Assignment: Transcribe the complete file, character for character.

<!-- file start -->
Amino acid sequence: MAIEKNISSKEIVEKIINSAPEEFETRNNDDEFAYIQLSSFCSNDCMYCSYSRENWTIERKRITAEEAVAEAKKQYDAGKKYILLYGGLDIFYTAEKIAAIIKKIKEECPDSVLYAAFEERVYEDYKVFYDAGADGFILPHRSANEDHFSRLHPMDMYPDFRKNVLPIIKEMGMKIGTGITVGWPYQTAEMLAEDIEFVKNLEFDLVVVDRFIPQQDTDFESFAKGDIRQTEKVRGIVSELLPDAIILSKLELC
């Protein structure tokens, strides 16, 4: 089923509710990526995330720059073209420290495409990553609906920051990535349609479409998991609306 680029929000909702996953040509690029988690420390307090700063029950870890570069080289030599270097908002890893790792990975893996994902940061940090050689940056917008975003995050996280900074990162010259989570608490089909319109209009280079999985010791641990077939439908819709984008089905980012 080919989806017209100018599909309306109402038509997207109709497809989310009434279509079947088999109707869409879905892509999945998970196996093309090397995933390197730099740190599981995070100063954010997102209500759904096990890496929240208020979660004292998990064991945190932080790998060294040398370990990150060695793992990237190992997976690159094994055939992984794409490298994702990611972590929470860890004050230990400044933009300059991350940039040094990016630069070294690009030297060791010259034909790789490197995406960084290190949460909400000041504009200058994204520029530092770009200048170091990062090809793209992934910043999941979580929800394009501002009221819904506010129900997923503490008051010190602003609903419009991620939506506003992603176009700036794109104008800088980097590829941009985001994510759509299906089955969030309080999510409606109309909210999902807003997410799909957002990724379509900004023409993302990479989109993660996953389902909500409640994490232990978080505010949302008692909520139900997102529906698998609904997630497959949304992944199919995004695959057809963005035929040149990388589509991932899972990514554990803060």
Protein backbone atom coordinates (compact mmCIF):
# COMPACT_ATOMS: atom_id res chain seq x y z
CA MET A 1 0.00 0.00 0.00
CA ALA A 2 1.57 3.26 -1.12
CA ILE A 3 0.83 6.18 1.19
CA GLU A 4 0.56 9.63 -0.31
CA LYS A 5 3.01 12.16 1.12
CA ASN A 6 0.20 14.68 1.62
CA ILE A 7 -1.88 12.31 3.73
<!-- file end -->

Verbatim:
Amino acid sequence: MAIEKNISSKEIVEKIINSAPEEFETRNNDDEFAYIQLSSFCSNDCMYCSYSRENWTIERKRITAEEAVAEAKKQYDAGKKYILLYGGLDIFYTAEKIAAIIKKIKEECPDSVLYAAFEERVYEDYKVFYDAGADGFILPHRSANEDHFSRLHPMDMYPDFRKNVLPIIKEMGMKIGTGITVGWPYQTAEMLAEDIEFVKNLEFDLVVVDRFIPQQDTDFESFAKGDIRQTEKVRGIVSELLPDAIILSKLELC
């Protein structure tokens, strides 16, 4: 089923509710990526995330720059073209420290495409990553609906920051990535349609479409998991609306 680029929000909702996953040509690029988690420390307090700063029950870890570069080289030599270097908002890893790792990975893996994902940061940090050689940056917008975003995050996280900074990162010259989570608490089909319109209009280079999985010791641990077939439908819709984008089905980012 080919989806017209100018599909309306109402038509997207109709497809989310009434279509079947088999109707869409879905892509999945998970196996093309090397995933390197730099740190599981995070100063954010997102209500759904096990890496929240208020979660004292998990064991945190932080790998060294040398370990990150060695793992990237190992997976690159094994055939992984794409490298994702990611972590929470860890004050230990400044933009300059991350940039040094990016630069070294690009030297060791010259034909790789490197995406960084290190949460909400000041504009200058994204520029530092770009200048170091990062090809793209992934910043999941979580929800394009501002009221819904506010129900997923503490008051010190602003609903419009991620939506506003992603176009700036794109104008800088980097590829941009985001994510759509299906089955969030309080999510409606109309909210999902807003997410799909957002990724379509900004023409993302990479989109993660996953389902909500409640994490232990978080505010949302008692909520139900997102529906698998609904997630497959949304992944199919995004695959057809963005035929040149990388589509991932899972990514554990803060």
Protein backbone atom coordinates (compact mmCIF):
# COMPACT_ATOMS: atom_id res chain seq x y z
CA MET A 1 0.00 0.00 0.00
CA ALA A 2 1.57 3.26 -1.12
CA ILE A 3 0.83 6.18 1.19
CA GLU A 4 0.56 9.63 -0.31
CA LYS A 5 3.01 12.16 1.12
CA ASN A 6 0.20 14.68 1.62
CA ILE A 7 -1.88 12.31 3.73